William Doyle was a Fulbright Scholar in Finland, and his child attended the local school. When Doyle returned to New Tork City, he went in search of a Finnish-style public school and found it. It is called The Earth School.

“My child now goes to PS 364, also known as the Earth School, a little-known gem of a public K-5 elementary in the East Village.

“The student population is some 50% black and Latino children. Half the students qualify for free and reduced priced lunch, and 23% of students receive special education services.

“If American teachers built a school, instead of politicians and bureaucrats, it would look a lot like this. Founded as an experimental program in 1992 by a group of New York City teachers who wanted, in the words of the school’s website, “to create a peaceful, nurturing place to stimulate learning in all realms of child development, intellectual, social, emotional and physical,” the Earth School is guided by the values of “hands-on exploration, an arts-rich curriculum, responsible stewardship of the Earth’s resources, harmonious resolution of conflict and parent-teacher partnership.”

“While “working rigorously in literacy and math” the students are encouraged “to explore, experiment, and even sometimes make a mess in the pursuit of learning.”

“The atmosphere of the school is one of warmth and safety. Teacher experience is prized here — the principal, Abbe Futterman, was one of the founding teachers of the school a quarter-century ago, and many other staff members have worked here for at least five or 10 years.

“Children at the school are assessed every day, not primarily by standardized tests — the majority of parents opt their kids out of state exams — but by certified, professional childhood educators who provide the ultimate in “personalized instruction”: the flesh-and-blood kind.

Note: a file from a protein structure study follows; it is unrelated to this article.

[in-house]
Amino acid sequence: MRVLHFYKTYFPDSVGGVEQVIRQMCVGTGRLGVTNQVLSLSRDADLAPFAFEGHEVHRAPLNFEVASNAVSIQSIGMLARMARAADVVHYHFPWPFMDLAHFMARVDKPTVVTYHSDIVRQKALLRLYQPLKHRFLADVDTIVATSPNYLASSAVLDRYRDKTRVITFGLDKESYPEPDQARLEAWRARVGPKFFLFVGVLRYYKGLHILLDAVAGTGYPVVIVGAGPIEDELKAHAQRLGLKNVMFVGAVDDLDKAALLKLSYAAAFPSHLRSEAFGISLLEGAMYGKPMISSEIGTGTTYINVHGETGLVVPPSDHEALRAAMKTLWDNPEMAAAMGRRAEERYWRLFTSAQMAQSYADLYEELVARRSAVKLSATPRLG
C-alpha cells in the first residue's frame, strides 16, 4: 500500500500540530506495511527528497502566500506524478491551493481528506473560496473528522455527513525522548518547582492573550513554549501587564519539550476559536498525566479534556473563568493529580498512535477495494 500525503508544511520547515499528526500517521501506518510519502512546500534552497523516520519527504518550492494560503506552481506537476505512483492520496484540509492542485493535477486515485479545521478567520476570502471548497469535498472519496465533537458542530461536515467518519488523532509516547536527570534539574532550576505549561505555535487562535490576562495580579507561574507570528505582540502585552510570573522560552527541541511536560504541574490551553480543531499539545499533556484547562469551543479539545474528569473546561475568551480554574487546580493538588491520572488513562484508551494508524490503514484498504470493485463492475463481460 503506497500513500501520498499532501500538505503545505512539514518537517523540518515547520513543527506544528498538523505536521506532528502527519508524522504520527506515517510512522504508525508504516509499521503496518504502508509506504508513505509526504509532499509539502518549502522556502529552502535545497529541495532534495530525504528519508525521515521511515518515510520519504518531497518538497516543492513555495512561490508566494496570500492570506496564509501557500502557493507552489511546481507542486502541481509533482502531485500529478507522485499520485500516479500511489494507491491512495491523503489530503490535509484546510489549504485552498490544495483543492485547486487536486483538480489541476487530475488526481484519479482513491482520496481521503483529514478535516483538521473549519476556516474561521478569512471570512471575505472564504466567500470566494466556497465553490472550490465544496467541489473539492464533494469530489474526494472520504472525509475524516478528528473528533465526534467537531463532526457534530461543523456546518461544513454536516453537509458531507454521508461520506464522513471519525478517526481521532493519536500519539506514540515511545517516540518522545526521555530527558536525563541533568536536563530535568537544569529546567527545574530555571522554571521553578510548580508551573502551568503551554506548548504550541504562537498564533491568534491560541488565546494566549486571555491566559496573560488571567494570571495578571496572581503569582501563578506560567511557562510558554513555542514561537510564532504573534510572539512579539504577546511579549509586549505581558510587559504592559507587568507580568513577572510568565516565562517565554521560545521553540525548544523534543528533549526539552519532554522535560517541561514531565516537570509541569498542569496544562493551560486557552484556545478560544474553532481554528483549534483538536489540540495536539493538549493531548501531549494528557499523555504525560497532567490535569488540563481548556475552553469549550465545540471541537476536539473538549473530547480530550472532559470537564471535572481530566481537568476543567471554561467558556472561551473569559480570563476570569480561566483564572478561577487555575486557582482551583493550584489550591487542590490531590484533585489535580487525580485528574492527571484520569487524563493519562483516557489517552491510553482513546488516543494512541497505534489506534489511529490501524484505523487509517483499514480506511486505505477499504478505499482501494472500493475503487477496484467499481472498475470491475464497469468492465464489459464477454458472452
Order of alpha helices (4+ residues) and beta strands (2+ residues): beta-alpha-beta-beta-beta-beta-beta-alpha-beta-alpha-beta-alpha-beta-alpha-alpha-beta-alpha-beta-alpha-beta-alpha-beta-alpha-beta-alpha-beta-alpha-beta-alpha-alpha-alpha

“Children at the school learn in part through play in the early years. They are encouraged to ask challenging questions and think for themselves. They are encouraged toto be creative and compassionate, and to make their own decisions. Children get unstructured, free-play outdoor recess in the big play yard most days.

“Like employees at Google who are given 20% of their time to devote to projects of their own choice, children are given a free afternoon every week to pursue their own self-chosen “passion projects.”

“In a striking innovation I especially appreciate, parents are actually invited into the school and directly into the classrooms for the morning drop-off, and given a room in the heart of the schoo, to relax, chat and plan much-needed school fundraisers.

“The school is not perfect, and it is not for everybody. If you’re looking for universal iPads, data walls, digital learning badges or boot-camp behavior modification in your child’s classroom, you won’t find them here.

“But somehow, this oasis of child-centered, evidence-based childhood education has managed to survive and flourish for a quarter-century in the heart of the New York City public school system.“

If it can happen in New York City, it can happen everywhere. If we ever get over our love affair with testing, anything is possible. Even a normal childhood.